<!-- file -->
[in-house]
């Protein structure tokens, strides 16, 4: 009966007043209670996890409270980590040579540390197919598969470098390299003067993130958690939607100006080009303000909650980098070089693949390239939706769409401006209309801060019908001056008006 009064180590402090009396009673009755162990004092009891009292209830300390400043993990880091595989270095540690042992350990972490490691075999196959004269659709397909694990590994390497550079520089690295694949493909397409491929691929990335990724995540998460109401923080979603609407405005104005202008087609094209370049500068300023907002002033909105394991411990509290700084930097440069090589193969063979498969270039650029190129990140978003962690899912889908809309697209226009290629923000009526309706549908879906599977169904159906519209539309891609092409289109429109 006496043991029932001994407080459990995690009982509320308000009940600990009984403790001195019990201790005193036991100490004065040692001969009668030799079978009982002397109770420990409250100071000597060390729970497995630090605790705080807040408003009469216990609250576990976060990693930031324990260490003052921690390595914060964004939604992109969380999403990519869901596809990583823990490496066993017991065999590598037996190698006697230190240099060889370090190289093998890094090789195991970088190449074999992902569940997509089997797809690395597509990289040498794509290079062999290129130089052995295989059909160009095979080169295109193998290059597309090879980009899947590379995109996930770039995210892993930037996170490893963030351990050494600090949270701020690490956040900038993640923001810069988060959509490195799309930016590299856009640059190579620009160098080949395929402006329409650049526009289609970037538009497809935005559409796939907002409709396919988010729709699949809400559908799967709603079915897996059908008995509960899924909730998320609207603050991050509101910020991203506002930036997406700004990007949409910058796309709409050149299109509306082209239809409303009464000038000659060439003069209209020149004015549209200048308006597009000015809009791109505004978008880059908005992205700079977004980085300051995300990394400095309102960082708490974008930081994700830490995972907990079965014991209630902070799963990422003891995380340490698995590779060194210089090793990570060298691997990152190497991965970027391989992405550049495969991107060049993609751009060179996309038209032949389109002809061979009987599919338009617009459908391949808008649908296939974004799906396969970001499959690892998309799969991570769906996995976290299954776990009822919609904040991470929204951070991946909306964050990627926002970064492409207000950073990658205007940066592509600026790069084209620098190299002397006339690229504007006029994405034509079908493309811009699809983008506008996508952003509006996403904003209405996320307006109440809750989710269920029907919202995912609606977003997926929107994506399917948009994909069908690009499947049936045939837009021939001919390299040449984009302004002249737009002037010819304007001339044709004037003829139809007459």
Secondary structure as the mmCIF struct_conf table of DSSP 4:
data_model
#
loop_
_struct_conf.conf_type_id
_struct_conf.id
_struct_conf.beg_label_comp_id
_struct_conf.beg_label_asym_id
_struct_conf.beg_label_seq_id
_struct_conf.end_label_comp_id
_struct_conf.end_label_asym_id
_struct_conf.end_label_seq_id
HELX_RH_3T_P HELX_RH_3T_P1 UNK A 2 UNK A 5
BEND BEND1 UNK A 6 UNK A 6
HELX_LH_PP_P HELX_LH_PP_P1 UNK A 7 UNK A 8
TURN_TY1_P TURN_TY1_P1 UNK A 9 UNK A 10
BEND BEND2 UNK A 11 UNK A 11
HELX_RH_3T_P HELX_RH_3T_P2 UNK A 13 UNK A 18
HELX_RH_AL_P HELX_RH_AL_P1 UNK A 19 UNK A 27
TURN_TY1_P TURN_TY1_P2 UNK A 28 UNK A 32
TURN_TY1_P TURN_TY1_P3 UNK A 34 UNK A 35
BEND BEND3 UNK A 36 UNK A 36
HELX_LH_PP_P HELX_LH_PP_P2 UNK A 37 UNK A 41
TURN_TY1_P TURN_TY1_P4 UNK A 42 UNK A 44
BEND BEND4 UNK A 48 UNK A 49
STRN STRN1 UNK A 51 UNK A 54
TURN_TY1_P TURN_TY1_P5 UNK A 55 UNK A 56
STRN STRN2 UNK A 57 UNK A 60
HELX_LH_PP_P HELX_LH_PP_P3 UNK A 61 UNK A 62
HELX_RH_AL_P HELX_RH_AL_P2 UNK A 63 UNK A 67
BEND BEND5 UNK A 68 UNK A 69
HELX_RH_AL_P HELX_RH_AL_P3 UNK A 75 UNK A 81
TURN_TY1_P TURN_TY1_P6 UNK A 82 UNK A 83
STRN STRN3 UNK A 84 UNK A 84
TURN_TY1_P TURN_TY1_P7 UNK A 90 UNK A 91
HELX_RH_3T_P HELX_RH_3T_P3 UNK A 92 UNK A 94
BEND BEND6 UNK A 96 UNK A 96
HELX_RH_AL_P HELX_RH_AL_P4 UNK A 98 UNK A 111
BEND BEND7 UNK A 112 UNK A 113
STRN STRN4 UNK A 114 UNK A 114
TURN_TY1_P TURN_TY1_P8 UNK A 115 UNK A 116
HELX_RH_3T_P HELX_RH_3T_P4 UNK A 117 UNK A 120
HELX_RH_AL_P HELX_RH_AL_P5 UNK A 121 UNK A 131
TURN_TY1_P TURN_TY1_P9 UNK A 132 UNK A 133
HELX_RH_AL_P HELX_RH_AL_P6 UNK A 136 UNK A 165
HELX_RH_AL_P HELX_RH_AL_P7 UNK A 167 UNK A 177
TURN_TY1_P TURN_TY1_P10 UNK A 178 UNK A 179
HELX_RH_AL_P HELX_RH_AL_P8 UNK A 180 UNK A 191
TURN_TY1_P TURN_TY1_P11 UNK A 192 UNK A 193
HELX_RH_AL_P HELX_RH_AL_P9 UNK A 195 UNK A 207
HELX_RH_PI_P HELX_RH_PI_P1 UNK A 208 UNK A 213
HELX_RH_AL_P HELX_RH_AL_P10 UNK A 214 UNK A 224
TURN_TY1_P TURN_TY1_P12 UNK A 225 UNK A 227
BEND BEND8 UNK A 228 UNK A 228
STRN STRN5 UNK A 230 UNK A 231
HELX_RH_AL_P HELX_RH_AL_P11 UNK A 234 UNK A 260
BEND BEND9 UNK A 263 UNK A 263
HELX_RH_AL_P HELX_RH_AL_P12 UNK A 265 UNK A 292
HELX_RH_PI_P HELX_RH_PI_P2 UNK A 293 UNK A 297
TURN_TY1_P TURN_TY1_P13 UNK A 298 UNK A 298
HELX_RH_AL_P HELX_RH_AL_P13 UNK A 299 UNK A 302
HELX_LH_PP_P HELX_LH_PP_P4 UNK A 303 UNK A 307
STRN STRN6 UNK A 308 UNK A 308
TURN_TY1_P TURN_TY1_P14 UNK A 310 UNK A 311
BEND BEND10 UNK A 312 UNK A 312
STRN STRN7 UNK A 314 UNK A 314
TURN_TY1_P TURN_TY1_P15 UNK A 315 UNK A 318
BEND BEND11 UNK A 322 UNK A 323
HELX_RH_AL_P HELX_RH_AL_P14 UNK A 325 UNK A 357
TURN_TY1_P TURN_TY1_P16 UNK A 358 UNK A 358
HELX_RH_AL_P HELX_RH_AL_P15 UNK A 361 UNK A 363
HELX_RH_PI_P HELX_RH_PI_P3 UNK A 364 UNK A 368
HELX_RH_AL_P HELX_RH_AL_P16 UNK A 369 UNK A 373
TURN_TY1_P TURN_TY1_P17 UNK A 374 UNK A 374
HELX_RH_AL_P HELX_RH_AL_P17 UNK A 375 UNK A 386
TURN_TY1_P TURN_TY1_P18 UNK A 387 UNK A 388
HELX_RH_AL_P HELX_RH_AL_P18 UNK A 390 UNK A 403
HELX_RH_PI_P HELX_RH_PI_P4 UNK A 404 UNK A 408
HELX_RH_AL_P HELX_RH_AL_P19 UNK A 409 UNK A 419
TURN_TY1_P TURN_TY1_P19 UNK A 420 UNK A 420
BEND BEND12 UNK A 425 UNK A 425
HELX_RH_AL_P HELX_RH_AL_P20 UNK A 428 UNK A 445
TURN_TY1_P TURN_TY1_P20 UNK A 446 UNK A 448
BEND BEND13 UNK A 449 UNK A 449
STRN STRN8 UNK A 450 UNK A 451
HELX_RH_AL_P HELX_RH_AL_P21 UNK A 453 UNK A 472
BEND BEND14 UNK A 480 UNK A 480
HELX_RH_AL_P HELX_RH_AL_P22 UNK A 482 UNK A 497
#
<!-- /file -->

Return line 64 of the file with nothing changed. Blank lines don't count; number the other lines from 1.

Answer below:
HELX_LH_PP_P HELX_LH_PP_P4 UNK A 303 UNK A 307